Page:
The Glossy Ibis is about 20 inches tall with a wingspan of about three feet. It has a long, dark gray bill that is curved downward. It is thought to have originated in Africa and spread to the Caribbean in the 19th century. It uses its long bill to find insects and crayfish deep in the mud. I found this ibis on a hike along the shoreline of Pine Key, near Key West, Florida.
South Florida is a perfect location for wildlife photography. Watch out for the alligators and the crocodiles. Five issues of Photograph America cover almost all of the Florida Coastline.
Most large cities and many medium-sized cities in the United States have a zoo. There are over twenty-five in the state of California, and over 2,500 zoos spread across the country. Do an Internet search to find the best zoos in your area. I have visited several zoos recently to expand my wildlife photo collection and to take note of some tips that may help you with your photography at the zoo.
There has been a dramatic change in the way wildlife at zoos are housed, displayed and cared for. Some zoos are focusing on and doing outstanding work at restoring endangered species with breeding programs and returning virtually extinct wildlife to environments that are being cleaned up and preserved. Zoos used to have long rows of cages keeping their animals “behind bars.” New zoos have been totally redesigned to resemble their animal’s natural habitats.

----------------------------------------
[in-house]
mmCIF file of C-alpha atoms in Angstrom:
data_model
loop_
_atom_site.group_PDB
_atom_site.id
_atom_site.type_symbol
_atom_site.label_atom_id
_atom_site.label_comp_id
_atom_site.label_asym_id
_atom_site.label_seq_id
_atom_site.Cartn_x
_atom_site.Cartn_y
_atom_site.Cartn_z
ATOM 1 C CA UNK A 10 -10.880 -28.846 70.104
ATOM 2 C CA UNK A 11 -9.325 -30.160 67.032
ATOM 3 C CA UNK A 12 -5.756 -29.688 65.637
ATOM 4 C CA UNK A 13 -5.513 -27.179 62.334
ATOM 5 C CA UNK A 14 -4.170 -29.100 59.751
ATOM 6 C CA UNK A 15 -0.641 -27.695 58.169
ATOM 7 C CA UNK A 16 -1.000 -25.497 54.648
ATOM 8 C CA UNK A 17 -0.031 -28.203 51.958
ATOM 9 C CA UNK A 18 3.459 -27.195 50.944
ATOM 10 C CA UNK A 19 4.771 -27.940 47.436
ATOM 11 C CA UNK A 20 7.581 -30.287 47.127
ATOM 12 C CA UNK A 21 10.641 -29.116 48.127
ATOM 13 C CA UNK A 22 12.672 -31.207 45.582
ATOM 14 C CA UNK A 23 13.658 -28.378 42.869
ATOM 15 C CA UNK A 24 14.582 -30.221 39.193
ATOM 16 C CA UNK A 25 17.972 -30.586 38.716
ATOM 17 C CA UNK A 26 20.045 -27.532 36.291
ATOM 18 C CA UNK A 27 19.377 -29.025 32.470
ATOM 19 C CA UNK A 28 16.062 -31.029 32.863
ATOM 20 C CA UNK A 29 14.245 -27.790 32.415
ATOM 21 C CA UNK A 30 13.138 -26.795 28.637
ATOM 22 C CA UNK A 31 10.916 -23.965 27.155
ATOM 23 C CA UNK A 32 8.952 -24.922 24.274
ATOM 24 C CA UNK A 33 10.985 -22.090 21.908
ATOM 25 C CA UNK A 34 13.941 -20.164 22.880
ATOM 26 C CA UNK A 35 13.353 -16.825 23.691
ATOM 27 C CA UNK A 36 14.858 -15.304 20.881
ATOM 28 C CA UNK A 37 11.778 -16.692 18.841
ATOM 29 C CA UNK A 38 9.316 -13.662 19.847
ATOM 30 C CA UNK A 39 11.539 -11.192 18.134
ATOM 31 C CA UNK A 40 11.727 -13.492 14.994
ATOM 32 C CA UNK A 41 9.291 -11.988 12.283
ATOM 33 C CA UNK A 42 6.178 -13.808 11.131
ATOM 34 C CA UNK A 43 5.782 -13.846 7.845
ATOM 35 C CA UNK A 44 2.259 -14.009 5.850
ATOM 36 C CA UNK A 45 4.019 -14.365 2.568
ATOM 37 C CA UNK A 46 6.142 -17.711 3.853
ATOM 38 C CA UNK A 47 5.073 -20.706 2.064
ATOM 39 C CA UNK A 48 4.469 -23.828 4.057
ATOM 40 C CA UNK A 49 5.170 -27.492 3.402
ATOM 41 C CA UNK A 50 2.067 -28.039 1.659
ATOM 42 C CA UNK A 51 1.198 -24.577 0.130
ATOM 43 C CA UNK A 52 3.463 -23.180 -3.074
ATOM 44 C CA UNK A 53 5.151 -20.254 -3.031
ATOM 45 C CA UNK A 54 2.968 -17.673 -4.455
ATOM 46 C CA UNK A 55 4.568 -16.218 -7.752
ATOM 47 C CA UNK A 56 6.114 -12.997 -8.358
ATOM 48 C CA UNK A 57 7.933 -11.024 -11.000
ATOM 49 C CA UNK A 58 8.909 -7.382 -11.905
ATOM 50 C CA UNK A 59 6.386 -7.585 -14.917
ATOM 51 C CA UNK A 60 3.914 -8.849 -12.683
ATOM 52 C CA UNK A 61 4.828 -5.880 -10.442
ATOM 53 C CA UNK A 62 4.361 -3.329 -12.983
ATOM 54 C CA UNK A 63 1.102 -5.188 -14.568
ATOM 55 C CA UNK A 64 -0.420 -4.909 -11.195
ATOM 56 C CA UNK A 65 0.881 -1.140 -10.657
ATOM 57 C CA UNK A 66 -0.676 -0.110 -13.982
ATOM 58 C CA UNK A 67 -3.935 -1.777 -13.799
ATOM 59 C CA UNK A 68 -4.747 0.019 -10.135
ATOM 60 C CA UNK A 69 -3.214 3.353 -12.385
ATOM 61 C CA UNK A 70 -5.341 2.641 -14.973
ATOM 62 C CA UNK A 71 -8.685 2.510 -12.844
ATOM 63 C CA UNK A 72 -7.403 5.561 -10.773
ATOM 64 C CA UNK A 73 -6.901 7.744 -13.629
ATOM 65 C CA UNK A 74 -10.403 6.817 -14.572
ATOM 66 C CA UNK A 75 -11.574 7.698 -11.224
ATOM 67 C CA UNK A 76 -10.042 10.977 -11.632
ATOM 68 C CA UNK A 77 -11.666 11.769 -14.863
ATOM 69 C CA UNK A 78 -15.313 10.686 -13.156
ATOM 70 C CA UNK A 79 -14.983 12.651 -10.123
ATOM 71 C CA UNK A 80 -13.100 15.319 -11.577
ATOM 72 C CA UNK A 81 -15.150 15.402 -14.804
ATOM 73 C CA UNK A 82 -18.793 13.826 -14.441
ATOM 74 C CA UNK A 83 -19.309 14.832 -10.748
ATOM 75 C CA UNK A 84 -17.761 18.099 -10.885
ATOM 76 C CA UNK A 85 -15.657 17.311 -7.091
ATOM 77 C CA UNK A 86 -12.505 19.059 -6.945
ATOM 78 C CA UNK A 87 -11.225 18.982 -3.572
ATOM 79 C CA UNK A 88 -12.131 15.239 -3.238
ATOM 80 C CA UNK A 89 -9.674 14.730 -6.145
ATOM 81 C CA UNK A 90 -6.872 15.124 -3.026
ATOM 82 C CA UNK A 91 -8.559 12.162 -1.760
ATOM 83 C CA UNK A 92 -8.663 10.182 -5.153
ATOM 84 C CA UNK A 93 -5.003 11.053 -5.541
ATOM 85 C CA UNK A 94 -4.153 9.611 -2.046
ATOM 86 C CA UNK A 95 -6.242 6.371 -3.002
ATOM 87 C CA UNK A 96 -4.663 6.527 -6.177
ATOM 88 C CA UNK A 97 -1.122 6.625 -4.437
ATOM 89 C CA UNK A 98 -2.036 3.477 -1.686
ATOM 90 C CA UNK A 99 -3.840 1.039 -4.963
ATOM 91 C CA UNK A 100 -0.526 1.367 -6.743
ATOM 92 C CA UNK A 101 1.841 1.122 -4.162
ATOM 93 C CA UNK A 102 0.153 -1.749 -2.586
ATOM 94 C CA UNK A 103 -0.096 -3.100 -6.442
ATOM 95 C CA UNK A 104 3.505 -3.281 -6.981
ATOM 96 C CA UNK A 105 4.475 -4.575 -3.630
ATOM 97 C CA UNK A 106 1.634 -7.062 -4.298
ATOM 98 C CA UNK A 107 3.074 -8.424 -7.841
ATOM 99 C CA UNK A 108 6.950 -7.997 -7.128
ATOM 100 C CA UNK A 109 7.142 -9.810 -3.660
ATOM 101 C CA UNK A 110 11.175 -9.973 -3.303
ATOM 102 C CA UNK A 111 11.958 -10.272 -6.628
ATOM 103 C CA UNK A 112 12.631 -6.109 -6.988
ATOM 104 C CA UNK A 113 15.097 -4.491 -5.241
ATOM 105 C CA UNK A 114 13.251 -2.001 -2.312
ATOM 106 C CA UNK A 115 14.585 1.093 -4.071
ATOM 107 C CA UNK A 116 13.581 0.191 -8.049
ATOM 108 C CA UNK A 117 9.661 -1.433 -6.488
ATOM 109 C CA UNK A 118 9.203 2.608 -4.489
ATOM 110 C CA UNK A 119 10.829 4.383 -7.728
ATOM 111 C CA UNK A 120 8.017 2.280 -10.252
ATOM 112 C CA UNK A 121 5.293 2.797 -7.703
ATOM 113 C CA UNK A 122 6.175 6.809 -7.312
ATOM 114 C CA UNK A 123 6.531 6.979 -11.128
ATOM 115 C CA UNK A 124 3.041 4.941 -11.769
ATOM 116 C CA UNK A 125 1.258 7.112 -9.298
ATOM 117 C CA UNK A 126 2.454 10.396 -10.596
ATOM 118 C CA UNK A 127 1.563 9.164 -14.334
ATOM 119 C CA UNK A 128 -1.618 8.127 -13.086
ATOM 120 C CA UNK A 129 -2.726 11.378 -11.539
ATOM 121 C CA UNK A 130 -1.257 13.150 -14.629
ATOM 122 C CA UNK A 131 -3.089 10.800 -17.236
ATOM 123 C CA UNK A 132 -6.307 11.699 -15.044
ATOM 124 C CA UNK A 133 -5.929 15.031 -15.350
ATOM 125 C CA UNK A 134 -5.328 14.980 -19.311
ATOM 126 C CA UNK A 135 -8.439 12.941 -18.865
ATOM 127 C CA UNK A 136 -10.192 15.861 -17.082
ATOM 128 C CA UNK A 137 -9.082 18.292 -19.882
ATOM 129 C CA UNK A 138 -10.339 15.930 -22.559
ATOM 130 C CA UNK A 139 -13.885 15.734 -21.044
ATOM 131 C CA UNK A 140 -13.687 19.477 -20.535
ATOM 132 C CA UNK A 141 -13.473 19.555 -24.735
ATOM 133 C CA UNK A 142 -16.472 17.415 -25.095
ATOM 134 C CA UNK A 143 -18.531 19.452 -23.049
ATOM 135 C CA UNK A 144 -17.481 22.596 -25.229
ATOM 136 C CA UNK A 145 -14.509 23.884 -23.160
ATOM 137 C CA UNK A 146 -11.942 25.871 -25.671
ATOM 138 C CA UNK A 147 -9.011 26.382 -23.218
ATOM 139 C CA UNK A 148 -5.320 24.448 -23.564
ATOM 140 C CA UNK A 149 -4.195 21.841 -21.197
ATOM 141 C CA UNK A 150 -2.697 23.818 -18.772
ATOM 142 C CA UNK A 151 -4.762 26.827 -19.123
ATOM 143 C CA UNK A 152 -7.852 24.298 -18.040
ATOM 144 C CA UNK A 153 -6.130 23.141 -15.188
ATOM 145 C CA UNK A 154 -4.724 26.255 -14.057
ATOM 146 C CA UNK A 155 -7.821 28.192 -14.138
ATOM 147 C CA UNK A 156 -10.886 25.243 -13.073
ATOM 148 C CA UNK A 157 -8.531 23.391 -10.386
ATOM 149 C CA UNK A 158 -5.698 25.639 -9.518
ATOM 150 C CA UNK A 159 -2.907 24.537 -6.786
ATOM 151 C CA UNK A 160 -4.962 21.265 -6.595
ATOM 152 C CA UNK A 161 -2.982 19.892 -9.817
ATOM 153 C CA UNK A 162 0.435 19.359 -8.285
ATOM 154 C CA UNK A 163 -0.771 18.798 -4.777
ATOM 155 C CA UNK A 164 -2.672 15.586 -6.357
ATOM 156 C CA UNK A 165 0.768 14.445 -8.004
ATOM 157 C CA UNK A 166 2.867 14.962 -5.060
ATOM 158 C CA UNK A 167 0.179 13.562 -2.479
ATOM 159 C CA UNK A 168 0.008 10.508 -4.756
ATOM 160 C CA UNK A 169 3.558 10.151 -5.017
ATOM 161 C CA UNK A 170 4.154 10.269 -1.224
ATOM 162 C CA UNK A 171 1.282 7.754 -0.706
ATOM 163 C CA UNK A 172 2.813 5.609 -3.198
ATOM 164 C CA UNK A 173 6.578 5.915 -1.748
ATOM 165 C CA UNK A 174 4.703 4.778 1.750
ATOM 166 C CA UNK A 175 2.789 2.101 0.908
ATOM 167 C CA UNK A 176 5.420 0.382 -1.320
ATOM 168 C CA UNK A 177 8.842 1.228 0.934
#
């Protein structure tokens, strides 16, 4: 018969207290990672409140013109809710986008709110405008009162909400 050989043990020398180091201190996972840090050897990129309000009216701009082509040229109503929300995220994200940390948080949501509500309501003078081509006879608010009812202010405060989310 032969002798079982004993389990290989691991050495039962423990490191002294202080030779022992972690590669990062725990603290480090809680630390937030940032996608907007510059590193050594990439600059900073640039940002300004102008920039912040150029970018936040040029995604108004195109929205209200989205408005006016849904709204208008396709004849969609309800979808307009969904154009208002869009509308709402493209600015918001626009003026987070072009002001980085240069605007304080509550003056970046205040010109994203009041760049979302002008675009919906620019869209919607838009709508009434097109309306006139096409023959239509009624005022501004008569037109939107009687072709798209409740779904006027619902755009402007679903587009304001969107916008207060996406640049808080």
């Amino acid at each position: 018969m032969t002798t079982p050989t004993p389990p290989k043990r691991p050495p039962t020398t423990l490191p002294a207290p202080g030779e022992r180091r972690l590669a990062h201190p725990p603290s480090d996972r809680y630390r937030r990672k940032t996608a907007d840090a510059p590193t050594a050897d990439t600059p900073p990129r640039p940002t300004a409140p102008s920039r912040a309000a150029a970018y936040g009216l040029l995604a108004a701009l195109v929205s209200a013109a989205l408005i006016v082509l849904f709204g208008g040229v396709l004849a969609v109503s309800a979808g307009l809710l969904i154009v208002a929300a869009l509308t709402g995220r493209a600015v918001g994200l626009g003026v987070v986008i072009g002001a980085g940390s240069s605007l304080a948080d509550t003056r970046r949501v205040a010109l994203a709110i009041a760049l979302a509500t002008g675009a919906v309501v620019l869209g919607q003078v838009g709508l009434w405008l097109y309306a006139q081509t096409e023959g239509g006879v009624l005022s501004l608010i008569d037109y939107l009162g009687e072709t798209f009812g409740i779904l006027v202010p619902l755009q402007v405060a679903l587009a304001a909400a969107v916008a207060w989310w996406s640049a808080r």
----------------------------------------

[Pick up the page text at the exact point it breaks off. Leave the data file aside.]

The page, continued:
Half-way down the coast of Oregon and thirteen miles south of Depoe Bay is one of the largest harbors on the Oregon Coast. The large Newport fishing fleet can be reached from the north end of the bridge over the Yaquina River. Turn right off Highway 101 at the last exit before reaching the Newport Bridge. The road loops under the bridge. Take the first right onto SW Naterlin Drive and follow it to Bay Boulevard that drops to the edge of the Newport Harbor.
At the end of cannery row, fishing boats can be seen from the sidewalk for another half mile up the river. My 24-120 mm lens was the perfect focal length for boats tied up to floating piers. The barking sounds you’ll hear around this harbor are the sea lions sunning themselves on floating piers.
Along Route 16 on the north shore of Prince Edward Island’s Points East Coastal Drive, I found miles of potato fields. Many of the forests on PEI have been cleared and planted with potatoes. PEI grows 25% of Canada’s potatoes. At the extreme northeastern tip of Prince Edward Island is East Point Lighthouse. The edge of the parking lot drops to the surf. You can climb a series of ladders to the lamp at the top of the lighthouse after photographing the exterior. Morning light works best here. If you are staying in Charlottetown, allow 90 minutes for the drive out to East Point where you can have breakfast in the Light House Café.
Notes and images from Bob Hitchman.